Traditionally, relationships between testing and coding teams often bordered on frosty. But the wall has started to come down, especially in organizations that have embraced agile principles, values, and practices.
Software developers are not typically at the top of the organizational chart. Yet in some cases, developers are able to wield their knowledge and control of the code to hold management hostage to the developers’ own agenda. How can you avoid being taken hostage and losing control of your company and its software?
So, you've been asked to take over the leadership of a struggling, disconnected team. Now what? Create a culture where the building of trust between team members is fostered, flourishes, and thrives--where people who have not begun to trust each other can discover the possibility.
A switch to agile often conflicts with personal career goals such as maintaining the status quo and working no harder than necessary. These twenty guidelines will help you sabotage your agile project, helping you fail quickly and spectacularly.
As a new manager it's easy to fall into the trap of taking on more of your team's responsibilities than you should. Learn how to guide your team to success by stepping back and letting team members solve their own problems, learn from their mistakes, and most of all do what you hired them to do.
A mission statement is supposed to guide and inspire the members of an organization as well as define the organization's purpose, the business it is in, and its responsibilities to its clients. Is your statement sending the right message?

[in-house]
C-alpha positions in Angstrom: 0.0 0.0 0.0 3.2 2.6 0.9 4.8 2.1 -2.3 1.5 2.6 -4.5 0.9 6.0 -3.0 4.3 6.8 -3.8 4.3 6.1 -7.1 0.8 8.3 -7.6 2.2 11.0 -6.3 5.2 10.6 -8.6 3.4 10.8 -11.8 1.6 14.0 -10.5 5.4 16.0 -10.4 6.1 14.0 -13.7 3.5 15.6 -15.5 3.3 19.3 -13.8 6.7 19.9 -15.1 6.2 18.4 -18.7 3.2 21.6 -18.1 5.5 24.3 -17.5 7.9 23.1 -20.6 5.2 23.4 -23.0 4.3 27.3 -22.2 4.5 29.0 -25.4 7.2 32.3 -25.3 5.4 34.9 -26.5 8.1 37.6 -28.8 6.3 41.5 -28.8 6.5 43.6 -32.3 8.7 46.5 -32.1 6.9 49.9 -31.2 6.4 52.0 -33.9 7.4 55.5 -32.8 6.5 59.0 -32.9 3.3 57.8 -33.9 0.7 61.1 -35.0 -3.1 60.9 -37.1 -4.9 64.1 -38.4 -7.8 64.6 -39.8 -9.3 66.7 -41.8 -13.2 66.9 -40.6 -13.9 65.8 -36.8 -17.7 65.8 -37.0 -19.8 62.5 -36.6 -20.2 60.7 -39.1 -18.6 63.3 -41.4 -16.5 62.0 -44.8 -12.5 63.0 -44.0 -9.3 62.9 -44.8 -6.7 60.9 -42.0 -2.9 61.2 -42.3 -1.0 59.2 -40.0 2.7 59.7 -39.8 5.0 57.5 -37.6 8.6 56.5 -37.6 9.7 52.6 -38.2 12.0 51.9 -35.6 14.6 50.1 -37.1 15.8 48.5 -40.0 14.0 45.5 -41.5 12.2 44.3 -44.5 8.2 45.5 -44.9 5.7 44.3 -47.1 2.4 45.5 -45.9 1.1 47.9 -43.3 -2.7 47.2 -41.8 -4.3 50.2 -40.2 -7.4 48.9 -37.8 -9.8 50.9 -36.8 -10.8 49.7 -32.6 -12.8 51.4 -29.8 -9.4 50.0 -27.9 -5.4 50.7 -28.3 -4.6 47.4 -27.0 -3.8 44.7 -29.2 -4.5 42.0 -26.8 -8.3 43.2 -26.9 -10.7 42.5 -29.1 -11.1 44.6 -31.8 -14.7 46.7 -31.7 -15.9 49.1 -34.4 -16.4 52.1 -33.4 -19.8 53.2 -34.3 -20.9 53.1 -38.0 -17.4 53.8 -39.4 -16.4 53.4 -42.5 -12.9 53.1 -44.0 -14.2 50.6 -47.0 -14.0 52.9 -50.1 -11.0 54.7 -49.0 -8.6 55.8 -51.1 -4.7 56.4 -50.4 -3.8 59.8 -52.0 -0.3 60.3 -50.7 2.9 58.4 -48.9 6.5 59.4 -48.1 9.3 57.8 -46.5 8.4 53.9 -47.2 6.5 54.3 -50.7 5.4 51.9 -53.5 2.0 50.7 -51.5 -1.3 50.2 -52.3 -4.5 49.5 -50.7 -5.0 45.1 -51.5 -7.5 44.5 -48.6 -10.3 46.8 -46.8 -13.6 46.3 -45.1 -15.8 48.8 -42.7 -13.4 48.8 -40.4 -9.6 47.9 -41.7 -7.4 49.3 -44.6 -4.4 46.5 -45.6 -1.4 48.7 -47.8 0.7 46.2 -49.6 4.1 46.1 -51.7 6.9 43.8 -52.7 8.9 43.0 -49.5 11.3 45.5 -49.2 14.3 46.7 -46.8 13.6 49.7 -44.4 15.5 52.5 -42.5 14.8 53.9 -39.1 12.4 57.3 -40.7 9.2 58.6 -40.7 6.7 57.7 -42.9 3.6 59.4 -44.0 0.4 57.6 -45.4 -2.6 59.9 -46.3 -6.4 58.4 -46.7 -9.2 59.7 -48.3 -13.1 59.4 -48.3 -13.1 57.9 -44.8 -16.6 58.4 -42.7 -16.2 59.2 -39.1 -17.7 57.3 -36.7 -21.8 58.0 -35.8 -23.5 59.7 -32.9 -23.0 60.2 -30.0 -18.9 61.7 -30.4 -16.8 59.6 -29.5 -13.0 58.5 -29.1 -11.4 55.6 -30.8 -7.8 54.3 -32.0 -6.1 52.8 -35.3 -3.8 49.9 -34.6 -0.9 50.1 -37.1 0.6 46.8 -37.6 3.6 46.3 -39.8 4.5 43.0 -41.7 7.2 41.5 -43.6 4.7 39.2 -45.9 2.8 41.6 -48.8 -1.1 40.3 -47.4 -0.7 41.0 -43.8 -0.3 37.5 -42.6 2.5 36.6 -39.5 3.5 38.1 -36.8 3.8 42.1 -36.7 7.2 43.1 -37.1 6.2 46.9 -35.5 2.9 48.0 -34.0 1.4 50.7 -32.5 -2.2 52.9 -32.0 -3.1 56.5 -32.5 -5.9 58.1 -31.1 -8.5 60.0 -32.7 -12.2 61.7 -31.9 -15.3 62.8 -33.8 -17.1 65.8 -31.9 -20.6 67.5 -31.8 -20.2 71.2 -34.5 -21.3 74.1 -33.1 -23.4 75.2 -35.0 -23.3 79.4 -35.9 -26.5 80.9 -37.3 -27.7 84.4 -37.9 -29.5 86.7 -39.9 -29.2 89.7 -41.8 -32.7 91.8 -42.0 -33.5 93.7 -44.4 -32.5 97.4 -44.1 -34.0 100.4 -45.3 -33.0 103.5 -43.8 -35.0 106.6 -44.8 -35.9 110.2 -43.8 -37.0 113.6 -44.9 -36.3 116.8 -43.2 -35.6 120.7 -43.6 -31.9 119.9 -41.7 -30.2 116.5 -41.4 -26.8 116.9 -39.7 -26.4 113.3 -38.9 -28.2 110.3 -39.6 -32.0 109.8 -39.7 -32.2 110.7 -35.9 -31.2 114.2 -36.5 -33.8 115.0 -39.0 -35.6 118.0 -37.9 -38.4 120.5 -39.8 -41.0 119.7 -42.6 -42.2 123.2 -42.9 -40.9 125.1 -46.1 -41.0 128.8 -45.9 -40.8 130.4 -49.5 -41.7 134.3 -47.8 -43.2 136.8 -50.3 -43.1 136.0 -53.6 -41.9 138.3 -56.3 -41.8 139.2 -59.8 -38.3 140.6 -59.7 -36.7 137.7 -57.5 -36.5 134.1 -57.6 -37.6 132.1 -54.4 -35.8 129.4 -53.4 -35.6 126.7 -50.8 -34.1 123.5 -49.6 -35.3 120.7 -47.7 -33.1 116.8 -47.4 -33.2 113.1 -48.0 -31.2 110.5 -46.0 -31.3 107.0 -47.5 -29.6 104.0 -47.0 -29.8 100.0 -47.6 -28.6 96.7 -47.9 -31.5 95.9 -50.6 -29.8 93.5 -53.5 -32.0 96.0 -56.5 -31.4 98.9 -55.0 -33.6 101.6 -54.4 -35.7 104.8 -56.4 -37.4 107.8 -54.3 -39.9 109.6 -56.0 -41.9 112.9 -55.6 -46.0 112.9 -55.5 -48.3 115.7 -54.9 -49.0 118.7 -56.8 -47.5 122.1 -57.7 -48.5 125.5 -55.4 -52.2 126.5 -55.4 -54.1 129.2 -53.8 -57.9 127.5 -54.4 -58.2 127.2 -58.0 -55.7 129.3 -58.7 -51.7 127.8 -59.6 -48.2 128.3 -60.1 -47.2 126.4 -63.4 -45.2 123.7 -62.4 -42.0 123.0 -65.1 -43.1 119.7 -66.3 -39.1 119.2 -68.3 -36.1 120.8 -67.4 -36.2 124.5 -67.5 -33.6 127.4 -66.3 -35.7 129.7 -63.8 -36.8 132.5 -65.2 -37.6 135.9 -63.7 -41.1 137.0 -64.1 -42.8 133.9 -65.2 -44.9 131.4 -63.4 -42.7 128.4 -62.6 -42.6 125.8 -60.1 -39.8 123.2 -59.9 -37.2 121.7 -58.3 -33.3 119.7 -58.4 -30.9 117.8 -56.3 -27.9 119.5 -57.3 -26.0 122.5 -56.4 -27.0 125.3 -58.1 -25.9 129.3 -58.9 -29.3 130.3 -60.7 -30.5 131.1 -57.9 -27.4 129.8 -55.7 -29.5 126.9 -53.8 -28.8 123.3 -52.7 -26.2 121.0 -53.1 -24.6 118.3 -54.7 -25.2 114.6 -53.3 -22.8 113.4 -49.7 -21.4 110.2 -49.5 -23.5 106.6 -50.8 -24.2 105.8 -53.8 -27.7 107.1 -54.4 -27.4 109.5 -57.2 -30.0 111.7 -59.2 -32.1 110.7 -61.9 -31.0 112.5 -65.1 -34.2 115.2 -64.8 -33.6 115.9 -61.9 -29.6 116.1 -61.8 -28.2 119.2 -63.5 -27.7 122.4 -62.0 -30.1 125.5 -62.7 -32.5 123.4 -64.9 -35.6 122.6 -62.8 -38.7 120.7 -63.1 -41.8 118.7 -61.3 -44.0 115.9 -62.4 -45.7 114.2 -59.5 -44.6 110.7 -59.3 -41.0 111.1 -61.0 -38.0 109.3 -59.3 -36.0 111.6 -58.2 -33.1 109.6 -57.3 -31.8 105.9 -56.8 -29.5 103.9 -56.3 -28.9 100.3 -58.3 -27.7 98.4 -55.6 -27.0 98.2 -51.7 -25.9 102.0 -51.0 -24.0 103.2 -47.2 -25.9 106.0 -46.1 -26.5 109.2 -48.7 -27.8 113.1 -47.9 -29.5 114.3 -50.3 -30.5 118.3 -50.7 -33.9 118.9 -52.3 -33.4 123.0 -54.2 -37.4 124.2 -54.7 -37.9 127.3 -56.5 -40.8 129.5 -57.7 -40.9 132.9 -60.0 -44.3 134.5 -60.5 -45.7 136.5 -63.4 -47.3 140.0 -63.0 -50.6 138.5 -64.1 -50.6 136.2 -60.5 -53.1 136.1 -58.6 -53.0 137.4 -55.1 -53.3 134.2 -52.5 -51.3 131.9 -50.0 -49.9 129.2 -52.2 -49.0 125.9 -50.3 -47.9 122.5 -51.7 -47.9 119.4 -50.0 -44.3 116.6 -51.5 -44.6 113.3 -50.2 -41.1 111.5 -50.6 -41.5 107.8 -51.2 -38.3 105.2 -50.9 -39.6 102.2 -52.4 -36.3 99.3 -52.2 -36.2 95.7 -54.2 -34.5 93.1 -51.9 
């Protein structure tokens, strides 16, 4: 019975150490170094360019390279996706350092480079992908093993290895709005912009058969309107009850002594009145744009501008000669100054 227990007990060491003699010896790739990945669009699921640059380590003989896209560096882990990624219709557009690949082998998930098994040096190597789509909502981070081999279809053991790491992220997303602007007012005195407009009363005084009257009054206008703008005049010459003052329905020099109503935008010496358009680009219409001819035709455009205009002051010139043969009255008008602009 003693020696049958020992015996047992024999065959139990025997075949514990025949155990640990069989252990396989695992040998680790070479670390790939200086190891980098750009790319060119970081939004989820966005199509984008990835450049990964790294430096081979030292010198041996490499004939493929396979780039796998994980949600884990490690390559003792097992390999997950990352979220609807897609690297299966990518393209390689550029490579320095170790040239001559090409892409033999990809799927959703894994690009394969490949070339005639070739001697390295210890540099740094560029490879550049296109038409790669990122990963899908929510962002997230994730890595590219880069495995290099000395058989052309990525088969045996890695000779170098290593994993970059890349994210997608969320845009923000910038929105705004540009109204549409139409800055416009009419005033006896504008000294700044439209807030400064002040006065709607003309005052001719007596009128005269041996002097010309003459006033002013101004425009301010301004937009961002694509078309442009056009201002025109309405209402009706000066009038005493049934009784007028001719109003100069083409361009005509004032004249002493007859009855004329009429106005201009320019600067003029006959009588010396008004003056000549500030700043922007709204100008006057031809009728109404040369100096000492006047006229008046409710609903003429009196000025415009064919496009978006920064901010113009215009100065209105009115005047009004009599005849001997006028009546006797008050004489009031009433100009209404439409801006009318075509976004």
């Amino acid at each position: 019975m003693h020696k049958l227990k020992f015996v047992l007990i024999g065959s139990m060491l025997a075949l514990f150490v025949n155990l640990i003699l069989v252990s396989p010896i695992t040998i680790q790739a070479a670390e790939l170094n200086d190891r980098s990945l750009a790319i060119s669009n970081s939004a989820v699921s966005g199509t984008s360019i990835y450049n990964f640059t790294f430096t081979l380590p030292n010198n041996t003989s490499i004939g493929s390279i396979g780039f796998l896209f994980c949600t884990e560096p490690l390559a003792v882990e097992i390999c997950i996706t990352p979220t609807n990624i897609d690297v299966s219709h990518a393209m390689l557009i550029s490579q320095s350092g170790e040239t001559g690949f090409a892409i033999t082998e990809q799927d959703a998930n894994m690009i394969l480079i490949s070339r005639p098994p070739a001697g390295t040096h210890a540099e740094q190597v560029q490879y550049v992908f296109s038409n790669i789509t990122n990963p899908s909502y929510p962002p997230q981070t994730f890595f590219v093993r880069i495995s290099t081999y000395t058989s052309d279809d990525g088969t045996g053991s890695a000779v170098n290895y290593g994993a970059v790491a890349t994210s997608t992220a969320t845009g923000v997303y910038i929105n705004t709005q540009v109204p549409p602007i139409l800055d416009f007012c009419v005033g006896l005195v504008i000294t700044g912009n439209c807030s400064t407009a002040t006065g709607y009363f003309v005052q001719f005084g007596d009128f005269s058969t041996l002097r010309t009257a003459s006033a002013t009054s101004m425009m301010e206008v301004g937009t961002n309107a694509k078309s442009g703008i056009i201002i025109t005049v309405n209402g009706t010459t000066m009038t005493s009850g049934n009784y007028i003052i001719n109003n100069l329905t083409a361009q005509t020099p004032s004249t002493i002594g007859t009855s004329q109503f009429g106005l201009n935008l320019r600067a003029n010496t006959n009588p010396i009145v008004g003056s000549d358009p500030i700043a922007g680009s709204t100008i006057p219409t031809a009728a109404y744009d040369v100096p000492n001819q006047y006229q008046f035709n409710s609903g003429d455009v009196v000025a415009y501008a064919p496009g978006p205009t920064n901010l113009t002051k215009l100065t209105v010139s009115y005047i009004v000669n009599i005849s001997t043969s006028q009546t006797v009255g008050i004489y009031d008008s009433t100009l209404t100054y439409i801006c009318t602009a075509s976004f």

Risk management is an illusion. We must recognize that software projects are inherently risky and admit to ourselves that it's not the known problems that are going to cause our projects to fail. It's the risks that are unmentionable, uncontrollable, unquantifiable, or unknown that make projects crash and burn.
Leaders can stifle progress when they unnecessarily interfere with team processes. However, as a leader, you don't want your project to go over the cliff and fail miserably or deliver the wrong results either. There are times when leaders should stand back and let the team work things out for themselves—and other times when leaders should step up and really lead.
Using the ten virtues described in Brian Price's modern code of chivalry, Martin and Mike illustrate the similarities between the best performing software team members of today and the Knights of the Round Table.